Thursday, July 21, 2016

Bridges and Blocks, Part 3 - Playskool Teach-a-Tot Road System

Once again my dad roped me into giving a presentation for the Capital Miniature Auto Collectors Club (you can read about my other adventures with the CMACC here). At their monthly meetings, the rotating host is expected to come up with a theme. Members who have things that tie in with the theme bring them and present them, providing background information about the items.
This July the subject was building sets and roadways. The group is focused around the appreciation and collection of toy cars and car models, so the idea was to present building sets and roadways that were (or could have been) used with toy cars.

Some of the members brought some of the same sets they did last time (see: Kenner Sky Rail Project, Part 10). I however, chose to focus on a couple of vintage roadway sets. One very well-known, one quite obscure. Below are some of the set other members brought.

Playskool Teach-A-Tot Road System

For my part of the program, I brought two examples of roadway sets that would be used with toy cars. By far, the rarest was the Playskool Teach-A-Tot Road System. Developed in conjunction with the National Safety Council, I believe, the idea was to teach youngsters about traffic safety -- and traffic patterns -- with a highly realistic roadway set. To my knowledge, the set was only offered in 1964.

I was lucky enough to get one. Thanks, Santa!

The system was quite remarkable. The road sections linked together with dovetail joints, making them pretty secure. Double-sided dovetails were provided to ensure you could always join the pieces you wanted to together.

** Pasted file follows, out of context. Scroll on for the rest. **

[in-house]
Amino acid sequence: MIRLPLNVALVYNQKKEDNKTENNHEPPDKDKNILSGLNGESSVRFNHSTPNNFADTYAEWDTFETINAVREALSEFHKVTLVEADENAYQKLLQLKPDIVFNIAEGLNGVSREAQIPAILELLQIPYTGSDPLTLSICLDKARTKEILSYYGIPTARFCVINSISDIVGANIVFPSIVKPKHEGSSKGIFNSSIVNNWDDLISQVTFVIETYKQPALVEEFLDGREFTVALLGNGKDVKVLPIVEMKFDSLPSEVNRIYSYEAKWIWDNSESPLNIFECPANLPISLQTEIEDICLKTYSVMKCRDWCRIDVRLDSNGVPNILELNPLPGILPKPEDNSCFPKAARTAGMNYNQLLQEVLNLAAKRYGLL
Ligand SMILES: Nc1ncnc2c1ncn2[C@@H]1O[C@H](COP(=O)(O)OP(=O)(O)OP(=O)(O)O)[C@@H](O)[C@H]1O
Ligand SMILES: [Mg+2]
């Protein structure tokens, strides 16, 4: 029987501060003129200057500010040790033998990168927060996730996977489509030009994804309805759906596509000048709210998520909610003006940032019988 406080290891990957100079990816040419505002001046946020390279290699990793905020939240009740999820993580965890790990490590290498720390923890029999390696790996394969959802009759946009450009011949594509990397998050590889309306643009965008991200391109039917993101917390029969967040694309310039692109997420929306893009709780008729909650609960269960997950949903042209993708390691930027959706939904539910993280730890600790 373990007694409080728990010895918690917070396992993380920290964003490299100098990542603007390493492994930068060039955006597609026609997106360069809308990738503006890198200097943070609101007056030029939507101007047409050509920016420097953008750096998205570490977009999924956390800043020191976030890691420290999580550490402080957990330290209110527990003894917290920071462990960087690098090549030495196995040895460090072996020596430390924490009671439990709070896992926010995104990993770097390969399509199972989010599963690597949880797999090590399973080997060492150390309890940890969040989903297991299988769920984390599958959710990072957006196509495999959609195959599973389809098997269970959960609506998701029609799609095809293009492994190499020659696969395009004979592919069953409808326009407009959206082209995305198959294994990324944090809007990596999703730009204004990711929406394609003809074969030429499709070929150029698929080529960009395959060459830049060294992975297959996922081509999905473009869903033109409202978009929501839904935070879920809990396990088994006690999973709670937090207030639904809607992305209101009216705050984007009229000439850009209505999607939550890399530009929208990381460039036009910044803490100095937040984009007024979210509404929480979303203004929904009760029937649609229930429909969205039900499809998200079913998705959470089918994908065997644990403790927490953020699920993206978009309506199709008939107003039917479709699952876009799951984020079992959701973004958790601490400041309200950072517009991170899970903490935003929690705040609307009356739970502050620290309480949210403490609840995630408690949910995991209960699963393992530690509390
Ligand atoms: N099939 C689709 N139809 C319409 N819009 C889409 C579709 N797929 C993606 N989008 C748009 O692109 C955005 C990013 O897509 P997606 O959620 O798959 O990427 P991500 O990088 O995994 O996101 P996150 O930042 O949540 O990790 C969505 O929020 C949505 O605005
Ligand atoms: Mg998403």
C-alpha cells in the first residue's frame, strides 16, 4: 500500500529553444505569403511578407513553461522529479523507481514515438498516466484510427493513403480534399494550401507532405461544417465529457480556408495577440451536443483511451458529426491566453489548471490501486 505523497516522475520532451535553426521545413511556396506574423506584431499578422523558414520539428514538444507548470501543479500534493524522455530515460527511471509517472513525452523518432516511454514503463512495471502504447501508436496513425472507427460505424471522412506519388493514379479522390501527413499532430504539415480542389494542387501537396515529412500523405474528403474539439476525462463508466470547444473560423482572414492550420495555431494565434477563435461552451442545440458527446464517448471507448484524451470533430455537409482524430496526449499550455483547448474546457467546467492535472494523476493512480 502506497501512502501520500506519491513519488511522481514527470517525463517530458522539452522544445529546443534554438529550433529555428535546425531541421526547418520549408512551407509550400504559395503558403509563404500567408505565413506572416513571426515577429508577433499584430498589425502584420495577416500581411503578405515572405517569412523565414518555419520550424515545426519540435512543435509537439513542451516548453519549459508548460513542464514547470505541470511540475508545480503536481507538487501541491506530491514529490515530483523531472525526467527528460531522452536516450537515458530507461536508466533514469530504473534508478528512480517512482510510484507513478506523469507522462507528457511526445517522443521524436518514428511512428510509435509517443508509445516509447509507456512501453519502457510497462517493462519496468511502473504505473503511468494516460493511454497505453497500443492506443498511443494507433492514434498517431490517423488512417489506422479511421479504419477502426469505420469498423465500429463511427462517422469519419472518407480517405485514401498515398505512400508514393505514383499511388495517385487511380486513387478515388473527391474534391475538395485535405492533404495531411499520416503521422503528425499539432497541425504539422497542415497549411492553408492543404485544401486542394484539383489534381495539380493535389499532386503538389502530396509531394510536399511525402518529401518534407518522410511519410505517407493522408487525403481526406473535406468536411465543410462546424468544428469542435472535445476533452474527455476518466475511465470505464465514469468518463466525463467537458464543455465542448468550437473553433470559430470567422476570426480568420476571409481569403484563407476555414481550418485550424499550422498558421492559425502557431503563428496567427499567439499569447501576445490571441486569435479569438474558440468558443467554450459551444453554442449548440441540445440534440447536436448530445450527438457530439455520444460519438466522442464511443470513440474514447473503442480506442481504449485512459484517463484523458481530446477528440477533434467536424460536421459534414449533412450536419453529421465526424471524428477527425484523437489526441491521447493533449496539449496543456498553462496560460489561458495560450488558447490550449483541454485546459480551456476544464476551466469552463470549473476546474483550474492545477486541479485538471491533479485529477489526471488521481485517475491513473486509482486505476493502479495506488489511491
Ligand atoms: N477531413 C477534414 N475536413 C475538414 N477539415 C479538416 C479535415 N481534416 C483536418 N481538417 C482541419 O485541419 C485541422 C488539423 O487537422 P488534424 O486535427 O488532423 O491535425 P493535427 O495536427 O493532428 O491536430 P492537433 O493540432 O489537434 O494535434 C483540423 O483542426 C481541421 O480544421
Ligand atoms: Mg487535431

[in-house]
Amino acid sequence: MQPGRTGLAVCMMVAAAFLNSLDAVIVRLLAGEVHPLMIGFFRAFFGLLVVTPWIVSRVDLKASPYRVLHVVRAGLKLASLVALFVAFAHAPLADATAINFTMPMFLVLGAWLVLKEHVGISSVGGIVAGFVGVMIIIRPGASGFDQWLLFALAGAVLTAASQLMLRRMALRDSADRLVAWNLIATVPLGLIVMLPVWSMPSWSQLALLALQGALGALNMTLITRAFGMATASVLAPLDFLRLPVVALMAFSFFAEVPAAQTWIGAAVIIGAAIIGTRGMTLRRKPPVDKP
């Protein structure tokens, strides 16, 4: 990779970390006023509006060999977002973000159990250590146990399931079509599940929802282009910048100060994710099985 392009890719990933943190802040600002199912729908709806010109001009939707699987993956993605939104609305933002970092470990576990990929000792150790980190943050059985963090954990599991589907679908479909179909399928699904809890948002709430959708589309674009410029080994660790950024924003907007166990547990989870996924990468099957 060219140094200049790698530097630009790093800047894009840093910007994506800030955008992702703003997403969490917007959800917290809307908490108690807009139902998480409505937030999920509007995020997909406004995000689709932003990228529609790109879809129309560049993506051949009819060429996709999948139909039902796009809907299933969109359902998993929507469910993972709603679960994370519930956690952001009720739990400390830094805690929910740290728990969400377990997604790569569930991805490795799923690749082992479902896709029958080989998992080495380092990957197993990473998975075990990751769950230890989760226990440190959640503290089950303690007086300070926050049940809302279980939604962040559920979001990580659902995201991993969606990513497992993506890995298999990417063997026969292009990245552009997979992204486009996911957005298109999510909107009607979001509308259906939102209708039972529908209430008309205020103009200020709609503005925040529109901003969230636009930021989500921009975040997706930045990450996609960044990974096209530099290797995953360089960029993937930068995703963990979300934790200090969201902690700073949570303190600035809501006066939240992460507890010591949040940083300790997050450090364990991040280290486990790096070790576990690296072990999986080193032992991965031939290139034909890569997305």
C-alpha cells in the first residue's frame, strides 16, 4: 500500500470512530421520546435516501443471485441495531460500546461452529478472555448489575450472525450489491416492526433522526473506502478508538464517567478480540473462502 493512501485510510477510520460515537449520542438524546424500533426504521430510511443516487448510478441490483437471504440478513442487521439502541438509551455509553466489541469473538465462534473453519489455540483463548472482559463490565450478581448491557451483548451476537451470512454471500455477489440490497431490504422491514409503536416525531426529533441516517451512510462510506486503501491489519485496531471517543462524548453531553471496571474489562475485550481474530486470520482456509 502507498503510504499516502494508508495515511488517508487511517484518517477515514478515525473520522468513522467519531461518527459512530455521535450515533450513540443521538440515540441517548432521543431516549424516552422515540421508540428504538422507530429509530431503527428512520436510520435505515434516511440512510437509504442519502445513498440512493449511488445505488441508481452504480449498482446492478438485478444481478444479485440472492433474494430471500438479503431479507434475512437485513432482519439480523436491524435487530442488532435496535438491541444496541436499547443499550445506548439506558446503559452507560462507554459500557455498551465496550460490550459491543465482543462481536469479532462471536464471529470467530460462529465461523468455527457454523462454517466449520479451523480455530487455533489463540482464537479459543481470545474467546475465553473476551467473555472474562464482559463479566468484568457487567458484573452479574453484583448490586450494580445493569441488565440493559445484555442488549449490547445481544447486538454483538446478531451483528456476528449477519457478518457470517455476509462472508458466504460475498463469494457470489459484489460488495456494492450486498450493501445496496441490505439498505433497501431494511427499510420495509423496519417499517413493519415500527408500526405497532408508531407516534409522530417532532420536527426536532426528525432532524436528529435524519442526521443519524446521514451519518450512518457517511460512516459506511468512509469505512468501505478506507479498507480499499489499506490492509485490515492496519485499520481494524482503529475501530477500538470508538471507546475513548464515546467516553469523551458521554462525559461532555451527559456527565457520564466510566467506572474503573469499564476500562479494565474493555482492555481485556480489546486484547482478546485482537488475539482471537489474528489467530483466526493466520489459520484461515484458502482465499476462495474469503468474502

In addition to straight and curved sections, the system had inclines for bridges (pretty steep ones at that), as well as sharp curves so you could construct cloverleaf intersections. There were also pieces that converted a two-lane road into a divided highway, plus three- and four-way intersections.

But that wasn't all. The set also included traffic lights and various traffic signs that could be attached to the roadway. Overhead signs showing turnoffs and mileage markers were also included. You could also clutter up the landscape with billboards, and run a series of overhanging street lights along the road.

And there was more. The set came with over a dozen different vehicles that could be customized with stickers. For me, the real attraction were the buildings. Die-cut cardboard buildings came with the set you could assemble. The selection and variety of the buildings is a veritable snapshot of the era.

The set had a Howard Johnson's-style restaurant, and a log cabin gift shop. Several "modern" houses were included, a house converted into a market, truck depot, and a representative city block. There was a also a multi-story hospital, plus a state police headquarters building and a highway department building, both in mid-century modern style.

And best of all, I think, is that these structures sported hand-drawn features, done in an early 1960s modernist commercial art style. It gives the buildings a certain appeal and solidly ties them to their era.

I spent many hours building and playing with this set, although I can't say I learned a lot about traffic safety. I did develop an appreciation for DOT engineers, though. The intricacies of constructing a divided highway can be challenging -- even on a basement floor.

Next: Kenner's Girder and Panel

1 comment:

  1. Wow, I just found your blog and what a great entry point! I loved these sets, probably had two. I also spent a large part of my allowance, birthday money, etc. on extra parts. And you're right that a kid could learn a lot about what DOT engineers did...I became a practicing traffic engineer for over 30 years.